June 8 2018
Registered dietitian Natalie Rizzo explains what erythritol is and why it appears in so many artificially-sweetened products.
Maybe you’ve heard about the concept of intuitive eating and you are curious to learn if and how it could fit into your lifestyle. The practice of intuitive eating is based on 10 key principles and has actually been around since the 1990s, though it has recently seen a spike in popularity. Intuitive eating is most simply summarized as eating based on internal hunger and fullness cues rather than pre-determined meals and times. However, there is more to it than just acknowledging hunger and fullness.
If you’re wondering where to start, here are five ways you can gradually work some principles of intuitive eating into your life in 2018.
Routines can be a good thing, but a pre-packed and predetermined lunch may not be what you want one day. Are you used to packing a sandwich for lunch every day? Try taking yourself out spur of the moment and order what you really want. It can be freeing (and challenging) to decide what you truly want to eat in the moment.
Maybe you think you want dessert every night–but when you have it, you go to bed feeling extra full and wake up not feeling hungry. Or perhaps you’re hungry for an afternoon snack but you’re too “busy” to pack one or take time to eat one. That afternoon snack may give you that burst of energy you need to finish the day, so ignoring that afternoon hunger cue isn’t doing you any favors. Food has the ability to energize us. Try to eat more of the foods that make you feel good.
Are you too nervous to include your beloved pizza in your food routine out of fear that you’ll start eating it all the time? Just try adding it in once. If you find yourself craving pizza the following day, have it again. Chances are good that, after a week, you won’t be craving it anymore. Learning to trust yourself and your food choices is part of the process of tuning in to your body.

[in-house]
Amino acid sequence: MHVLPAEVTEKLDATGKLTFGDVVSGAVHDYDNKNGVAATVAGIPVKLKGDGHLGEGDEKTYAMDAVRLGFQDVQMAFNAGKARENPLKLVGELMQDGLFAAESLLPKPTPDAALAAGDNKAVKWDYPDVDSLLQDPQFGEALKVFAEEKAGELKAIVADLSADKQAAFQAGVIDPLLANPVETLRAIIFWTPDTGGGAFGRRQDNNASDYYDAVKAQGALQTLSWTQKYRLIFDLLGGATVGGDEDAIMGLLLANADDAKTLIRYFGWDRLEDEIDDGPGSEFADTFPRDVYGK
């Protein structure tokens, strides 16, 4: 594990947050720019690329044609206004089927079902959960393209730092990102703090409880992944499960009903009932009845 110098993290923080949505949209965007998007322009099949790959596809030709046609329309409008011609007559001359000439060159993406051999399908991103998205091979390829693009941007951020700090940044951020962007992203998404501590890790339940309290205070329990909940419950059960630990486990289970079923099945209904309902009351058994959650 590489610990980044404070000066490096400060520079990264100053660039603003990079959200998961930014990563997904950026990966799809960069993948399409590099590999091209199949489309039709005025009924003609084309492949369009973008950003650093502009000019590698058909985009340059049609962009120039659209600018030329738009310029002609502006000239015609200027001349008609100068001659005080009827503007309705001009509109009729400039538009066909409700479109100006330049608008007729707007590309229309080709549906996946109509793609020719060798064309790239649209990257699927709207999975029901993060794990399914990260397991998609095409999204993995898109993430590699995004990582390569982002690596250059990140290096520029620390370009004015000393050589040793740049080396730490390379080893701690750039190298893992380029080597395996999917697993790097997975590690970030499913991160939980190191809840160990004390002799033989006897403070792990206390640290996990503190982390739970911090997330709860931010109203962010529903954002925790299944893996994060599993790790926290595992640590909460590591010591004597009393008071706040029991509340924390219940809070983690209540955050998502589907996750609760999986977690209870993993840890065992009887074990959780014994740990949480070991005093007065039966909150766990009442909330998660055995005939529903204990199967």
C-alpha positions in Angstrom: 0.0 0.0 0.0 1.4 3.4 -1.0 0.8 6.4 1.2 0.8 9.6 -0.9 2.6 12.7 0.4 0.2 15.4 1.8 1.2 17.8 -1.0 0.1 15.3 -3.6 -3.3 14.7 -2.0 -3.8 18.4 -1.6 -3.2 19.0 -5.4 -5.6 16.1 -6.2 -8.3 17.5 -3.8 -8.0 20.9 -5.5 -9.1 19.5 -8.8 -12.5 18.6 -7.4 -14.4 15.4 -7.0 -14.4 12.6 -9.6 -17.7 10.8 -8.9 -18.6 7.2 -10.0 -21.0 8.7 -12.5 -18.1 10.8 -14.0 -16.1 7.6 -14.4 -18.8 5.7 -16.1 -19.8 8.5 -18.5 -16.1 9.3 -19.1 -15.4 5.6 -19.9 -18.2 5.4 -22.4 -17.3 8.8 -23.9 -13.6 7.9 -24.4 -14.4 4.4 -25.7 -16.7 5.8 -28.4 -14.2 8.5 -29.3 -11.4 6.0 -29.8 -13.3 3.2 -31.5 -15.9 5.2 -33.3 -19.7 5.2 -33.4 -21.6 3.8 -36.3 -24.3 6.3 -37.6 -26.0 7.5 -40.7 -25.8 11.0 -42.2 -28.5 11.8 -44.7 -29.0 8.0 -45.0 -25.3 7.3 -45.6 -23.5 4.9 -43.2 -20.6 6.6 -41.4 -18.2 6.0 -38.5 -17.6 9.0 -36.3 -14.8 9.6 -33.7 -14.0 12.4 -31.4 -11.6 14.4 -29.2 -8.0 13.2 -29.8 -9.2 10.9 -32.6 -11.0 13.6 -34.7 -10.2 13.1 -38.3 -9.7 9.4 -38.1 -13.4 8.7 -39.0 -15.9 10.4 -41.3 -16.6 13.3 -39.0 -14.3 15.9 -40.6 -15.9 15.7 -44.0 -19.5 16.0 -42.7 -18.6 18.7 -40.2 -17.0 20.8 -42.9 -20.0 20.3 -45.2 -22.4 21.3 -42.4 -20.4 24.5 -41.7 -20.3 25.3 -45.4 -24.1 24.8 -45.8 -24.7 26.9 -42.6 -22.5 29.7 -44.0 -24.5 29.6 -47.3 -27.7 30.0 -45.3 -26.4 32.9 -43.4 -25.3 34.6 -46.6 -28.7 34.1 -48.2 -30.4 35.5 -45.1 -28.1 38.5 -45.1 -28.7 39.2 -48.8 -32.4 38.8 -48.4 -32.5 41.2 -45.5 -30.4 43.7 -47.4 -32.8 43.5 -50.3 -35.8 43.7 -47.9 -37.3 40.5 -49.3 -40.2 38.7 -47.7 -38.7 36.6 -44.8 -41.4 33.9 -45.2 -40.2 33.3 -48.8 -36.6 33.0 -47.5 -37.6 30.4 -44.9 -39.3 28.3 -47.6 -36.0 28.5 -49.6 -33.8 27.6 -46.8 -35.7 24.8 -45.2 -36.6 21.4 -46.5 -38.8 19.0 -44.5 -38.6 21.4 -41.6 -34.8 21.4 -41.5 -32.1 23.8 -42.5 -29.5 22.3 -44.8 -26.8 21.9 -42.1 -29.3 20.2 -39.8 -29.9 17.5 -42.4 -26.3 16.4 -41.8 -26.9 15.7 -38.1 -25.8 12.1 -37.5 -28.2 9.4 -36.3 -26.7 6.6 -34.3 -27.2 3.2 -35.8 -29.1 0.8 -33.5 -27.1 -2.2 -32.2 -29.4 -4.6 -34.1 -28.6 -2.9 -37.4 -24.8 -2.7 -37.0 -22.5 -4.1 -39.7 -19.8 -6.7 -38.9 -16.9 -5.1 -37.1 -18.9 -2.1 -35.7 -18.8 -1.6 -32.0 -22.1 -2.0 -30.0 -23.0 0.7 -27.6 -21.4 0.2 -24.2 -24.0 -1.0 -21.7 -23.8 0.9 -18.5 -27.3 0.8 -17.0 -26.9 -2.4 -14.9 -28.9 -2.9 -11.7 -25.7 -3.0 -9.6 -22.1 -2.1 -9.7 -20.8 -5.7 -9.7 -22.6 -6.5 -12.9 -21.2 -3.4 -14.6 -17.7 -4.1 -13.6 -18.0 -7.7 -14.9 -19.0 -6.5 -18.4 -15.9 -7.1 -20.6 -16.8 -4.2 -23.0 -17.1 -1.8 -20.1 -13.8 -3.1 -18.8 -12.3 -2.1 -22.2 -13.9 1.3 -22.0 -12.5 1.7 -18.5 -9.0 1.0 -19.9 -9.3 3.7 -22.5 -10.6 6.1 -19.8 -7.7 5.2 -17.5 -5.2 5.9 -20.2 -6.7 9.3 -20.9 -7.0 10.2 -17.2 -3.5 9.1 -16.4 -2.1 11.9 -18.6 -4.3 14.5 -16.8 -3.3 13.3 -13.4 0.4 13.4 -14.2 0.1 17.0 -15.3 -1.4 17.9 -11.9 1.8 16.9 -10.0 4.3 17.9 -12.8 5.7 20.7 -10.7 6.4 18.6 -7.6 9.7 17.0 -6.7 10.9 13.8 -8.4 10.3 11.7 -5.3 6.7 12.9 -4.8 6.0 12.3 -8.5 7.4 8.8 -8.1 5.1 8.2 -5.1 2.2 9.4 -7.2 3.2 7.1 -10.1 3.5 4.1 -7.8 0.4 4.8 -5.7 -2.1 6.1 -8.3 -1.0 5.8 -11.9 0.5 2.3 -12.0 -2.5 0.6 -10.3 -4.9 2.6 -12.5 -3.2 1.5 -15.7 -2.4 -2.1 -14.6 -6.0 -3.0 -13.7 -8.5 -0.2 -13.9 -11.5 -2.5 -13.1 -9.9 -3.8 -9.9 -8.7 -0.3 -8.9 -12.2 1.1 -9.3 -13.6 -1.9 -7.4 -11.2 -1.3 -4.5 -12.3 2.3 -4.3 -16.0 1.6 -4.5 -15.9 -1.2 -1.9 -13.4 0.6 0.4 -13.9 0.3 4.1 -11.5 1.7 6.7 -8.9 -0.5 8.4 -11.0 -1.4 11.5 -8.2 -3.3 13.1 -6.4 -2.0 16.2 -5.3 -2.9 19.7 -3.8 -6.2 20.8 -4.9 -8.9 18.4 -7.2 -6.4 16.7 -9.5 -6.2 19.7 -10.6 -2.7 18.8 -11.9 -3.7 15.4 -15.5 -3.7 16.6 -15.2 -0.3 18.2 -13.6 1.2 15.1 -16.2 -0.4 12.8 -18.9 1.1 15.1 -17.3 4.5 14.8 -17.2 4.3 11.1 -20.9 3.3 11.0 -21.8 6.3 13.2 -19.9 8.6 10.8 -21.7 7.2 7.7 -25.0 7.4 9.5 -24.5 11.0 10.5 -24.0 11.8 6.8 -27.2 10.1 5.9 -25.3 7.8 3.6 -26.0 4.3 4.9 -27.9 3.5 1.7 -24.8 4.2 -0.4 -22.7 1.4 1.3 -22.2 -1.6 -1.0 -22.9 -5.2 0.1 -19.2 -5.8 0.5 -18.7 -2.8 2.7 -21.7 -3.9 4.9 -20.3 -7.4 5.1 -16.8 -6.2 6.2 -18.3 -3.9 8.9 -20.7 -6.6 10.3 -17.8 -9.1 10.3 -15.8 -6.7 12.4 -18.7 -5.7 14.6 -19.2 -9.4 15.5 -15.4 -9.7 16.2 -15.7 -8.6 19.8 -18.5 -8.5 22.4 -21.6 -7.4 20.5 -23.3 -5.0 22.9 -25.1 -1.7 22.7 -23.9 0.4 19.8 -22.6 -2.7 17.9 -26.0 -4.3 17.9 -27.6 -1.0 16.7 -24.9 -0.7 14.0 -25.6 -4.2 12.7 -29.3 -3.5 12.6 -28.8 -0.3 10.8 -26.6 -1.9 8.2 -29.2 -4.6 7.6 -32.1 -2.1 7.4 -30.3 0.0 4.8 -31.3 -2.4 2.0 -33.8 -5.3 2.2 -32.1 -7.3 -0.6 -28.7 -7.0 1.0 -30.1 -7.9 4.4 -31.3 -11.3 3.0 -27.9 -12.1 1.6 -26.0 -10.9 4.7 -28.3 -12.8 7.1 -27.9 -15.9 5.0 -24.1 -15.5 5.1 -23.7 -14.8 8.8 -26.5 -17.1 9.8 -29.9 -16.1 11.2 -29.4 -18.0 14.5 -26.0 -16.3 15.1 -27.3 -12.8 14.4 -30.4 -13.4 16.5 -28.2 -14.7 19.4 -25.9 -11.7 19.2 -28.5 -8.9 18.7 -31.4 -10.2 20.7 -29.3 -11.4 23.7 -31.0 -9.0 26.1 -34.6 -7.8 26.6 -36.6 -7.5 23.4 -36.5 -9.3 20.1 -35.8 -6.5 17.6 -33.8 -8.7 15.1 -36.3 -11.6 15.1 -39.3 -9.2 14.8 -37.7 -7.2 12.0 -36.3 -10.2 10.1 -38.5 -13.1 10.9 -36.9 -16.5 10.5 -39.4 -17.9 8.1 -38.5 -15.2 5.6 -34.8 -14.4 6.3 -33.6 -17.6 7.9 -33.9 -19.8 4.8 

Eating a lot of vegetables may fill you up, but will they leave you satisfied if the meal you actually wanted was a sandwich? Eating should be both a pleasurable and satisfying experience. When you eat what you truly want in an enjoyable environment, you are more likely to feel full and satisfied. You may even find that it takes less food than you originally thought to reach that satisfaction level.
In many ways, eating is emotional–so it’s nearly impossible to fully separate your food from your feelings. However, it’s necessary to have other coping strategies for feelings like loneliness, boredom, anxiety and sadness. Realizing that food won’t solve these feelings and finding other ways to distract or nurture yourself will play an important part in your relationship with food–and with yourself.
Intuitive eating isn’t all or nothing. It is something that we are constantly practicing and working toward, because no one is a perfect intuitive eater all the time. Give it a try this year and see what a difference it can make.
Sarah Schlichter is a registered dietitian and marathon runner based in Charlotte, N.C. She works as a nutrition consultant and in private practice, where she writes the blog, Bucket List Tummy, sharing nutrition posts, healthy recipes, running tips and everything on her bucket list.